Inferring causal relationships between traits

Finally, we were interested in identifying pairs of traits that may be related in a causal manner. Because we are using observational data (rather than, for example, a randomized controlled trial), we view strong statements about causality as impossible. Nonetheless, a realistic goal might be to identify aspects of the data that are more consistent with a causal model than a non-causal model.

As a motivating example, we considered the correlation between levels of LDL cholesterol and risk of CAD, now widely accepted as a causal relationship60. We noticed that variants ascertained as having an effect on LDL cholesterol levels had correlated effects on risk of CAD (Figs. 4 and 5c), whereas variants ascertained as having an effect on CAD risk did not in general have correlated effects on LDL levels (Fig. 5d). This is consistent with the hypothesis that LDL cholesterol is one of many causal factors that influence CAD risk. An alternative interpretation is that LDL cholesterol is highly genetically correlated to an unobserved trait that causally influences risk of CAD.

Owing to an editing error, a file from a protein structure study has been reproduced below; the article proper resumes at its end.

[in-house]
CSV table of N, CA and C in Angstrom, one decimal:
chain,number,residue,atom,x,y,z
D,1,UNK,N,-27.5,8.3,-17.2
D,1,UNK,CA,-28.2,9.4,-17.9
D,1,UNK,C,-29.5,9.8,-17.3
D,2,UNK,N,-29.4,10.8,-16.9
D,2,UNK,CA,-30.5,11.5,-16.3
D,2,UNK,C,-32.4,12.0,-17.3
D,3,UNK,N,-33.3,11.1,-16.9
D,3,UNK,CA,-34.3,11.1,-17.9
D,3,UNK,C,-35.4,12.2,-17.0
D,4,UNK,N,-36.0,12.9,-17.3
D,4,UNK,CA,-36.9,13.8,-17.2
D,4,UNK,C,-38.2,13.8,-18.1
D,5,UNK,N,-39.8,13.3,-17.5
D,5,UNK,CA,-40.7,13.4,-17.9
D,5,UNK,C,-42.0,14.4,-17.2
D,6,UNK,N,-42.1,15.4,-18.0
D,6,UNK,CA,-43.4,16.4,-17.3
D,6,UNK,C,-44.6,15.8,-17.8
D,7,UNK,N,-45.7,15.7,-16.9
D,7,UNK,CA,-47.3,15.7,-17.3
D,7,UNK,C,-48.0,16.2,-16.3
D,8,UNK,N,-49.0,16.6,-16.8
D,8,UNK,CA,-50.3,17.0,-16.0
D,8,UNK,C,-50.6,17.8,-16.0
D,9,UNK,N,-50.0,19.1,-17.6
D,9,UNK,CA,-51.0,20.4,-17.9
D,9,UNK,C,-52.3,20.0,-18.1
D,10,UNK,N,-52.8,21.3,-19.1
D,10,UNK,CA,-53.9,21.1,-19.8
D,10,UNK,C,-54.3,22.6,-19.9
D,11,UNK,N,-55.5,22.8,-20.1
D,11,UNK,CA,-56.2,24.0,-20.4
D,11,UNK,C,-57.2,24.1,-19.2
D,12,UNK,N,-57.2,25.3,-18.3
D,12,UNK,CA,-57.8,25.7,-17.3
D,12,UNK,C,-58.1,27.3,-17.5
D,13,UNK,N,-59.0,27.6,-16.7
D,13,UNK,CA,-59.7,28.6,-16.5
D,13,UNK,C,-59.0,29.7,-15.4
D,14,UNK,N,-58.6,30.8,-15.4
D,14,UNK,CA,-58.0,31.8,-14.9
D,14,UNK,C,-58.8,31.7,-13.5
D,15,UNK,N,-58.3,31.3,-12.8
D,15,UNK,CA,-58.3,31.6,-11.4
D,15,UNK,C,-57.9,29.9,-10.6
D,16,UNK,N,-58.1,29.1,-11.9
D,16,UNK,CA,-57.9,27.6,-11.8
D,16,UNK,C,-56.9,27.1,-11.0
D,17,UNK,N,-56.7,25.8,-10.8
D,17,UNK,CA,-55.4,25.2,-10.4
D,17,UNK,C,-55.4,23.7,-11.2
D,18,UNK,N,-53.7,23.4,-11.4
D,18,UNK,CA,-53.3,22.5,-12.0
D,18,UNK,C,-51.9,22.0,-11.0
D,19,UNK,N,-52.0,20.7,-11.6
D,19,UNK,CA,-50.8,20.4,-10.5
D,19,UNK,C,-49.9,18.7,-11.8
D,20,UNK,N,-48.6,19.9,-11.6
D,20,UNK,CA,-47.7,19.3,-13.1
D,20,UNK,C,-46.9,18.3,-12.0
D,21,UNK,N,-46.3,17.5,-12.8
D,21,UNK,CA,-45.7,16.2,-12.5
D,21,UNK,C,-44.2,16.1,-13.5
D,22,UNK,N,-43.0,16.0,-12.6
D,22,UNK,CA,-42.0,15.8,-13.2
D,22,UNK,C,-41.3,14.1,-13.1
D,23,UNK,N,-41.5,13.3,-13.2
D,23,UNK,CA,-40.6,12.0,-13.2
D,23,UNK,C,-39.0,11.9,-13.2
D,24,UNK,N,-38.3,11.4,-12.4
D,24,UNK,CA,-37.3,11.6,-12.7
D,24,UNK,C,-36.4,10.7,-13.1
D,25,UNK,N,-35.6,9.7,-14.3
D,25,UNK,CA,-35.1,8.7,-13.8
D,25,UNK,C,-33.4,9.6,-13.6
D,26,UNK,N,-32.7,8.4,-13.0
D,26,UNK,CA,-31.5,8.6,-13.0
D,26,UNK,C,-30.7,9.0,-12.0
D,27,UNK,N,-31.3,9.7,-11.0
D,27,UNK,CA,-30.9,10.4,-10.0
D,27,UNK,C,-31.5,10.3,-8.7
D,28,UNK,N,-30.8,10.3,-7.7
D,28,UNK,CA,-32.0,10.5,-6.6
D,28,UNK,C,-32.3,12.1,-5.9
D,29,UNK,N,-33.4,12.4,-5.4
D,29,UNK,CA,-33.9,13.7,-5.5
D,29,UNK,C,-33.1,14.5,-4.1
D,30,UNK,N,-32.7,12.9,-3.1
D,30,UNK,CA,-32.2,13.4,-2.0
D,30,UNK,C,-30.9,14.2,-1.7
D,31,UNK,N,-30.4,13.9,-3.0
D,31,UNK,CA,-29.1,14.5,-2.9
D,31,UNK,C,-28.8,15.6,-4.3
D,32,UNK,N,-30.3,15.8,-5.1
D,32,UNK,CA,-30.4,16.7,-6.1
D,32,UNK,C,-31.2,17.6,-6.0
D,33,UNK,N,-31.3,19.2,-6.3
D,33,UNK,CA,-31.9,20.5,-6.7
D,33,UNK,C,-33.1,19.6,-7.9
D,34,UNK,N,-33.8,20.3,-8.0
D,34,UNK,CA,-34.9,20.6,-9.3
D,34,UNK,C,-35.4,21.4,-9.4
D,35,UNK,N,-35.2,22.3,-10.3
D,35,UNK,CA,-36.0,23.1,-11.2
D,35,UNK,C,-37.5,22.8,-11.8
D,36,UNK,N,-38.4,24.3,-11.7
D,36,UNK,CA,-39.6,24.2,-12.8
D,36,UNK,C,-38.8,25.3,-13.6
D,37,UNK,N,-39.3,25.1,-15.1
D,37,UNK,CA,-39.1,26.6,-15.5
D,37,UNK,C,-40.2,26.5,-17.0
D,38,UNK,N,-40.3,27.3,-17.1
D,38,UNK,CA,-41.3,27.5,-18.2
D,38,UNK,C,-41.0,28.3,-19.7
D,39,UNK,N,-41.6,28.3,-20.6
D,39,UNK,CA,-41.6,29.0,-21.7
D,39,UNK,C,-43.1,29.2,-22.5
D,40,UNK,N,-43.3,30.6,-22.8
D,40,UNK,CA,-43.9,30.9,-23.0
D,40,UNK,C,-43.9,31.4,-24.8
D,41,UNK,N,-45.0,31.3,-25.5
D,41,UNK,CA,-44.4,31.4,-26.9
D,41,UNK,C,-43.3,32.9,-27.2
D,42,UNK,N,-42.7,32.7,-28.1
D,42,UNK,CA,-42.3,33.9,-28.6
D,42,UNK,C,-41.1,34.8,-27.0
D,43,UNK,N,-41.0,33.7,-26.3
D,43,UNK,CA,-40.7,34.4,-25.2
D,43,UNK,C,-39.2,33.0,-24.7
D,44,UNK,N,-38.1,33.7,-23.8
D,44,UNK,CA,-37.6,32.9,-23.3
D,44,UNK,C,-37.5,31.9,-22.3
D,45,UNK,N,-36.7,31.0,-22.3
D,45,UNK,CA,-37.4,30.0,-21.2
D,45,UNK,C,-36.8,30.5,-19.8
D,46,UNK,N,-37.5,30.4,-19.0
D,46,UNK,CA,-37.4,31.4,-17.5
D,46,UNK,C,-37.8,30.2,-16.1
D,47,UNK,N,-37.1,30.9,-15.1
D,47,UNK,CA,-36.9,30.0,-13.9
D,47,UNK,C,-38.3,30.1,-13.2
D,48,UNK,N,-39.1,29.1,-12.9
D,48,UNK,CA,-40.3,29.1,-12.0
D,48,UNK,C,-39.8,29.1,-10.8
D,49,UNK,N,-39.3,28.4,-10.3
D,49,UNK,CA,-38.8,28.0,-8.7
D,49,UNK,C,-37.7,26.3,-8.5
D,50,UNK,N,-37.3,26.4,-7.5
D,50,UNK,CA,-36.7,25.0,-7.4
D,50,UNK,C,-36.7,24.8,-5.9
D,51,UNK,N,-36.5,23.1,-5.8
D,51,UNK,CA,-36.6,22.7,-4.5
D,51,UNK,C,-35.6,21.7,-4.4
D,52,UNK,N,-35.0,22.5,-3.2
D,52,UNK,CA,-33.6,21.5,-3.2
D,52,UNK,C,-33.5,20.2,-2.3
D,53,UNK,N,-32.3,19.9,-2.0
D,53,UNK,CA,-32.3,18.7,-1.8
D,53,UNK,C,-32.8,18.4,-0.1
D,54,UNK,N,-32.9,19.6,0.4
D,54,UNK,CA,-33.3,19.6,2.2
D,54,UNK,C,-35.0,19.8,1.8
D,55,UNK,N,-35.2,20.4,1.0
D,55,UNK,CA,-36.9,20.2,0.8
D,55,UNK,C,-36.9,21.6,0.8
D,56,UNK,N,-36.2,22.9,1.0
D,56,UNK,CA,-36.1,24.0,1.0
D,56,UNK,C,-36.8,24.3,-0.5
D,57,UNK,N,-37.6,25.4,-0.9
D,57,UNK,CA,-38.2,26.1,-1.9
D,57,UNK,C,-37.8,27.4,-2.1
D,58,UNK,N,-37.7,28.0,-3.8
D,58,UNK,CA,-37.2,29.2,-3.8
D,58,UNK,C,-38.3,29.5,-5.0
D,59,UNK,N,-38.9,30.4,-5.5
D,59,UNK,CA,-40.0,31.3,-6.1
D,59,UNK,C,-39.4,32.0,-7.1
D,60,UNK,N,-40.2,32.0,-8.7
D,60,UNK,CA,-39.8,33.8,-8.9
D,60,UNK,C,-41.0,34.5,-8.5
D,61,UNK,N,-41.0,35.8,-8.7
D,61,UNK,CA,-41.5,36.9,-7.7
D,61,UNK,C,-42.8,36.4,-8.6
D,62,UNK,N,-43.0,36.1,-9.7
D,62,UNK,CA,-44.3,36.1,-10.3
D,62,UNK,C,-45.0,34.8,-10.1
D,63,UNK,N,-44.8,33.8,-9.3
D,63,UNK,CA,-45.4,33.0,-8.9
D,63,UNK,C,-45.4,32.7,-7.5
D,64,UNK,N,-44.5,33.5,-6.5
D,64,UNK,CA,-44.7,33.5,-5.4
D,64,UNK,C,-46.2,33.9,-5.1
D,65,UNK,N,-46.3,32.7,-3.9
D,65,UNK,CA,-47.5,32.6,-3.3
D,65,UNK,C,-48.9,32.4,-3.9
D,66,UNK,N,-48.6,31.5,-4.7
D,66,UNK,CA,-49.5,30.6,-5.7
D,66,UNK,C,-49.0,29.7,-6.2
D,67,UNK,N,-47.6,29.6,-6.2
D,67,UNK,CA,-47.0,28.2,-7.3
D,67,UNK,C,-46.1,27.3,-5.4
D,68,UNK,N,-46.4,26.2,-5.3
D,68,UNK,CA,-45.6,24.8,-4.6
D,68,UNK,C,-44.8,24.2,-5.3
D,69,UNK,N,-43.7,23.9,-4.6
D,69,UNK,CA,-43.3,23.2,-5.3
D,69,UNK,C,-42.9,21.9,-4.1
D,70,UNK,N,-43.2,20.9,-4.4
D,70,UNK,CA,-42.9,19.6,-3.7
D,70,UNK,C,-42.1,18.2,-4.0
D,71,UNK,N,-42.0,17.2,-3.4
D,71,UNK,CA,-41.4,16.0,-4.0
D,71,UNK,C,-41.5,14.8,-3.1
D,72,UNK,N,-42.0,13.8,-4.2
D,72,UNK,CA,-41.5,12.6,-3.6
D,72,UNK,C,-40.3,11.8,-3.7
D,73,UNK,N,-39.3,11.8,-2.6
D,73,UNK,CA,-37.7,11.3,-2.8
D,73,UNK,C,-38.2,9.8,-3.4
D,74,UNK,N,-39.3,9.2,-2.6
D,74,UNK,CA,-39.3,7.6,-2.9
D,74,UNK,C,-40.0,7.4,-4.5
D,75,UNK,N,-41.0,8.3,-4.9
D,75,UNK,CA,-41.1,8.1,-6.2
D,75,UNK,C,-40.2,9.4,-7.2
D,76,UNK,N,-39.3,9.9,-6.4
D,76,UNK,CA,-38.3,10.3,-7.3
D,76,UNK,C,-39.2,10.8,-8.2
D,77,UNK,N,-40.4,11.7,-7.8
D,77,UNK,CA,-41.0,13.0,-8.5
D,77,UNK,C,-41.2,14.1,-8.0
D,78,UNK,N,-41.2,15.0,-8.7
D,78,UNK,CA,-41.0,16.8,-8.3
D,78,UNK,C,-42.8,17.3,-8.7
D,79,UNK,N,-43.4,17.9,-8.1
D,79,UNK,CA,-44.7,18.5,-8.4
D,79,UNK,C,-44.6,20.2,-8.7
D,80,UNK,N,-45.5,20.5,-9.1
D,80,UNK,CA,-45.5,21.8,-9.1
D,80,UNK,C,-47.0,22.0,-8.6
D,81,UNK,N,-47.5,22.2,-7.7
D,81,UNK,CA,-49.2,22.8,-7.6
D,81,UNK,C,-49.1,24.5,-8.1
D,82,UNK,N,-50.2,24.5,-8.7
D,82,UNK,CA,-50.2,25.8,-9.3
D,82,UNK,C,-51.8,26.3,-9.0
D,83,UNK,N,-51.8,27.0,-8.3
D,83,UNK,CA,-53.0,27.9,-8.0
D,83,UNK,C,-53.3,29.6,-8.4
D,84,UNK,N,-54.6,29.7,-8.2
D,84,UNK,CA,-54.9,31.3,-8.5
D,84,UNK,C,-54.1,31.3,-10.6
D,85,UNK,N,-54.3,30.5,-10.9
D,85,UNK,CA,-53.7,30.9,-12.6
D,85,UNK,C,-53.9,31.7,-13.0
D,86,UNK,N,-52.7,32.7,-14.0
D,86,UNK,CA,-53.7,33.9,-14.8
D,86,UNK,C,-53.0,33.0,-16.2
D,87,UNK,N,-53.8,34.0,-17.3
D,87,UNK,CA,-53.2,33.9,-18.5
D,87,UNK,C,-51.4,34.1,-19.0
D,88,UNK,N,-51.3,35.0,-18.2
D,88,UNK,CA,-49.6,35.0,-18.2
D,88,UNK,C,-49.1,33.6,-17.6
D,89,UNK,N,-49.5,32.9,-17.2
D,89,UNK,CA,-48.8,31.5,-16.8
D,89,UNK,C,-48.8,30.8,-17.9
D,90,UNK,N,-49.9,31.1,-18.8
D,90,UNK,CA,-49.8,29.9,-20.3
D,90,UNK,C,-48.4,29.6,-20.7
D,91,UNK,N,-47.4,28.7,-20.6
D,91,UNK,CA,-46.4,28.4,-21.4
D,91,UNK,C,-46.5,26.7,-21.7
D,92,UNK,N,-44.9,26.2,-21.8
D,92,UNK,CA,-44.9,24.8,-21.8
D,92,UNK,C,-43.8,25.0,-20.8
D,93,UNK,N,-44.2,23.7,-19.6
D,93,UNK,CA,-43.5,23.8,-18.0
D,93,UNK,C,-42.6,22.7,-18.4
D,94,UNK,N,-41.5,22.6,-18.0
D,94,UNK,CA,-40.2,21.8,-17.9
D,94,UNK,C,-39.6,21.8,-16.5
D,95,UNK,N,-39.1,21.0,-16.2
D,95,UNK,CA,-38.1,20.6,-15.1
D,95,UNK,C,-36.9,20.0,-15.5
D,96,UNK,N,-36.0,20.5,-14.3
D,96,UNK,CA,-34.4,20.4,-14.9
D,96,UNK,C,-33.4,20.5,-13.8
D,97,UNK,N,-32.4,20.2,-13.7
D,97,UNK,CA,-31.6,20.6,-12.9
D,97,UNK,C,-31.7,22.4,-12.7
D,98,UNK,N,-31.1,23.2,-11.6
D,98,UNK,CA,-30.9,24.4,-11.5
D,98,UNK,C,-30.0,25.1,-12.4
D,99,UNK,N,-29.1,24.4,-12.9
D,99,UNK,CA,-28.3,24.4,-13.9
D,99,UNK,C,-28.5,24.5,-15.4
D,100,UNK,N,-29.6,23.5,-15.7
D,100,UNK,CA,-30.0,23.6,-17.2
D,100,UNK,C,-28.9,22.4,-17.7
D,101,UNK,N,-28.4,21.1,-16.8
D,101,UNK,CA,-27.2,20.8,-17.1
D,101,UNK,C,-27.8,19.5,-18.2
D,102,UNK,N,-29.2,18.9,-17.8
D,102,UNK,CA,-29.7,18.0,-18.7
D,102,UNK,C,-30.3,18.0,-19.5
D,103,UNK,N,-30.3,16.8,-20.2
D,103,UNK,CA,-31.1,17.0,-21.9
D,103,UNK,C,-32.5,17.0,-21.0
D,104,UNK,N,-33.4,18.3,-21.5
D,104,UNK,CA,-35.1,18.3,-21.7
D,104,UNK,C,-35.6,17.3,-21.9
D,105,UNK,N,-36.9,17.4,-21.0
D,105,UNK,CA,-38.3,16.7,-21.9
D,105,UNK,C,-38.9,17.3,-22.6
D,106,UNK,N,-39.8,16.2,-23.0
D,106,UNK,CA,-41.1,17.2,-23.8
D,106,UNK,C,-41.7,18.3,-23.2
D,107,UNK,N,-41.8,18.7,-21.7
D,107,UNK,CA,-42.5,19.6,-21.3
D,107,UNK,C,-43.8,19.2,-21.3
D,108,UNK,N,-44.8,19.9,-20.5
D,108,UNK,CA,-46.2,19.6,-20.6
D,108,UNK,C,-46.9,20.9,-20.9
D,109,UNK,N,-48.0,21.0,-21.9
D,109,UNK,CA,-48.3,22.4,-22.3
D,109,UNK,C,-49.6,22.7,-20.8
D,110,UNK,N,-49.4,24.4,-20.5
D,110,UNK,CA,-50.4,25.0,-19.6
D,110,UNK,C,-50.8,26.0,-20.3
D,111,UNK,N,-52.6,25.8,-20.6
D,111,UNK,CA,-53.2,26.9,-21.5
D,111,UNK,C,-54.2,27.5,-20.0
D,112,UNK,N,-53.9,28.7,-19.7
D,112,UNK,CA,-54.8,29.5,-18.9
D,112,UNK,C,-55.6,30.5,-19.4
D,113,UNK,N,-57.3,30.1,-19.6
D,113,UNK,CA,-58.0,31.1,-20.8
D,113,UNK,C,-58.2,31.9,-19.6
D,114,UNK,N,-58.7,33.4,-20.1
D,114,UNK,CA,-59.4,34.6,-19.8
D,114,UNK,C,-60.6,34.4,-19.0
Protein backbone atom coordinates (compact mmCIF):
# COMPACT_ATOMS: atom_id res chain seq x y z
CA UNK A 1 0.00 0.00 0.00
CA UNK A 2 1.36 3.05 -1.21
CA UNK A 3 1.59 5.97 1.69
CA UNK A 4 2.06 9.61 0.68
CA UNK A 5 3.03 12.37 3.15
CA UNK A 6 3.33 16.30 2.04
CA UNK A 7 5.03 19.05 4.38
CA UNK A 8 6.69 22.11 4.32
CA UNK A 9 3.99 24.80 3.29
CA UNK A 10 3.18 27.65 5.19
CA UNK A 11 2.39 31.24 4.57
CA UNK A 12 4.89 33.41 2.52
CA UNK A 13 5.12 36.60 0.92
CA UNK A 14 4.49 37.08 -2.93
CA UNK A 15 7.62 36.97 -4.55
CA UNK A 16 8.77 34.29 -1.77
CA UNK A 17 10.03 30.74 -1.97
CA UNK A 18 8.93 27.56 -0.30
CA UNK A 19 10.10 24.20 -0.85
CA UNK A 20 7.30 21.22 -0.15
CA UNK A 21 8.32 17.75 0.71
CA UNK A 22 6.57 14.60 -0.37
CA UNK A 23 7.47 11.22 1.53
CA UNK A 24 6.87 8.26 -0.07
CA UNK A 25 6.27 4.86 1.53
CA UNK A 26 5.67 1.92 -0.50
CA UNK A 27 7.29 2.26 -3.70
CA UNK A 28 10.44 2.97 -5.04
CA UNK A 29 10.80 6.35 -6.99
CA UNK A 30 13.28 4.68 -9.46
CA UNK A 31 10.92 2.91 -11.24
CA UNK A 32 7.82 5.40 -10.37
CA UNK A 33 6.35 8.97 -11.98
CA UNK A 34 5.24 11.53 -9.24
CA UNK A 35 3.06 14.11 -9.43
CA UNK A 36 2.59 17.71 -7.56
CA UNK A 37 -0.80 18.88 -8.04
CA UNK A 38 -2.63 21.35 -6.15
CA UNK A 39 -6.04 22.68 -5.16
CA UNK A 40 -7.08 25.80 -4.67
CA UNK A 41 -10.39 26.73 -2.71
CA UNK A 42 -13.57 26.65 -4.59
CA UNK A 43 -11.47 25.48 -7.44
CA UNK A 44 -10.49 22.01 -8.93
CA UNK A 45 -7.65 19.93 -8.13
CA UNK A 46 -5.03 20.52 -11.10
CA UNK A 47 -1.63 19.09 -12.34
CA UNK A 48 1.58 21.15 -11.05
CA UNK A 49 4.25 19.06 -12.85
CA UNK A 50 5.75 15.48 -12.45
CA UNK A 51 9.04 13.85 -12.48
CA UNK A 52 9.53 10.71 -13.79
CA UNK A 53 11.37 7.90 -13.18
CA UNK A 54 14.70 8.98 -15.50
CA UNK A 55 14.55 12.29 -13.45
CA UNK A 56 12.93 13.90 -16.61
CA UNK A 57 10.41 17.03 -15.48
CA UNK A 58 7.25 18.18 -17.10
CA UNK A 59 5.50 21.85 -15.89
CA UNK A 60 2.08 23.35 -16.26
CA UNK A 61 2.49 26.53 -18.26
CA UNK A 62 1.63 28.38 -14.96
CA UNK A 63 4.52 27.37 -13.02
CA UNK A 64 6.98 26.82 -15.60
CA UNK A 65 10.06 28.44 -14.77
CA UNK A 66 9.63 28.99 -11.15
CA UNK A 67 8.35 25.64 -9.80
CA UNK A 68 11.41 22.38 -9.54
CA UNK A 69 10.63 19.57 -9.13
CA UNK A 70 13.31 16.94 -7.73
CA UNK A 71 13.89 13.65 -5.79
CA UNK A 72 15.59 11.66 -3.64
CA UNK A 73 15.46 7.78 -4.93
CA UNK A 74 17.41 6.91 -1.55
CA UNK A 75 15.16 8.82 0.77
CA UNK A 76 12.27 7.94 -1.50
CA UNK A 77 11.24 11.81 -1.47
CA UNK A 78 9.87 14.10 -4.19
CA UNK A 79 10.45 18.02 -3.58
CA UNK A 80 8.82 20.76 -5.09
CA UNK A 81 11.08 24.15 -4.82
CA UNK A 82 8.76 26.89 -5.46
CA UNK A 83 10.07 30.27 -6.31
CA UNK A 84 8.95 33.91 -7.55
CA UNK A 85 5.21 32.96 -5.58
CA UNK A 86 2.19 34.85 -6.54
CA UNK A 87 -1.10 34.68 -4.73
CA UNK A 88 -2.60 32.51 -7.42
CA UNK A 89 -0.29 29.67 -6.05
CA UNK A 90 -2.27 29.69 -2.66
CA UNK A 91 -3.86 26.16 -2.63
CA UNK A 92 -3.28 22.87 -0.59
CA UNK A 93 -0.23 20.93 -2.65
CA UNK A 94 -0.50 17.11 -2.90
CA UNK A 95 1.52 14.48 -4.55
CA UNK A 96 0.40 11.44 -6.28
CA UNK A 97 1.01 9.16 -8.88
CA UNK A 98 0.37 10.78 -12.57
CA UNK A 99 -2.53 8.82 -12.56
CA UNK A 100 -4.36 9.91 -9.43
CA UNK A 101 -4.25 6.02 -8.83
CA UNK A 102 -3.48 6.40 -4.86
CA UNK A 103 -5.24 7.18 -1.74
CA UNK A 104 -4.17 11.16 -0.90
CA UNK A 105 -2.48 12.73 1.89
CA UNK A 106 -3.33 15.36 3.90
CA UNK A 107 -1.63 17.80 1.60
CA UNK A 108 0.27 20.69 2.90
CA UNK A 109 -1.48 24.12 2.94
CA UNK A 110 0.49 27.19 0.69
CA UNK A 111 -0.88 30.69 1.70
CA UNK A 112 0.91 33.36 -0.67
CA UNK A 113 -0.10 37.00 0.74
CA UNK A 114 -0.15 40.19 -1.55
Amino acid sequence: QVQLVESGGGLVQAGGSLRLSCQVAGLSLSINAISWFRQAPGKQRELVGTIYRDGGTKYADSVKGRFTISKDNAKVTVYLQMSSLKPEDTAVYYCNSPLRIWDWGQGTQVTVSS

Figure 5: Putative causal relationships between pairs of traits.
Figure 5

For each pair of traits identified as candidates to be related in a causal manner (Online Methods), we show the effect sizes of genetic variants on the two traits (at genetic variants successfully genotyped or imputed in both studies). Lines represent one standard error. (a,b) BMI and triglyceride levels. The effect sizes of genetic variants on BMI and triglyceride levels are shown for variants identified in the GWAS for BMI (a) or triglycerides (b). (c,d) LDL and CAD. The effect sizes of genetic variants on LDL levels and CAD are shown for variants identified in the GWAS for LDL (c) or CAD (d). (e,f) BMI and type 2 diabetes. The effect sizes of genetic variants on BMI and type 2 diabetes are shown for variants identified in the GWAS for BMI (e) or type 2 diabetes (f). (g,h) Hypothyroidism and height. The effect sizes of genetic variants on hypothyroidism and height are shown for variants identified in the GWAS for hypothyroidism (g) or height (h).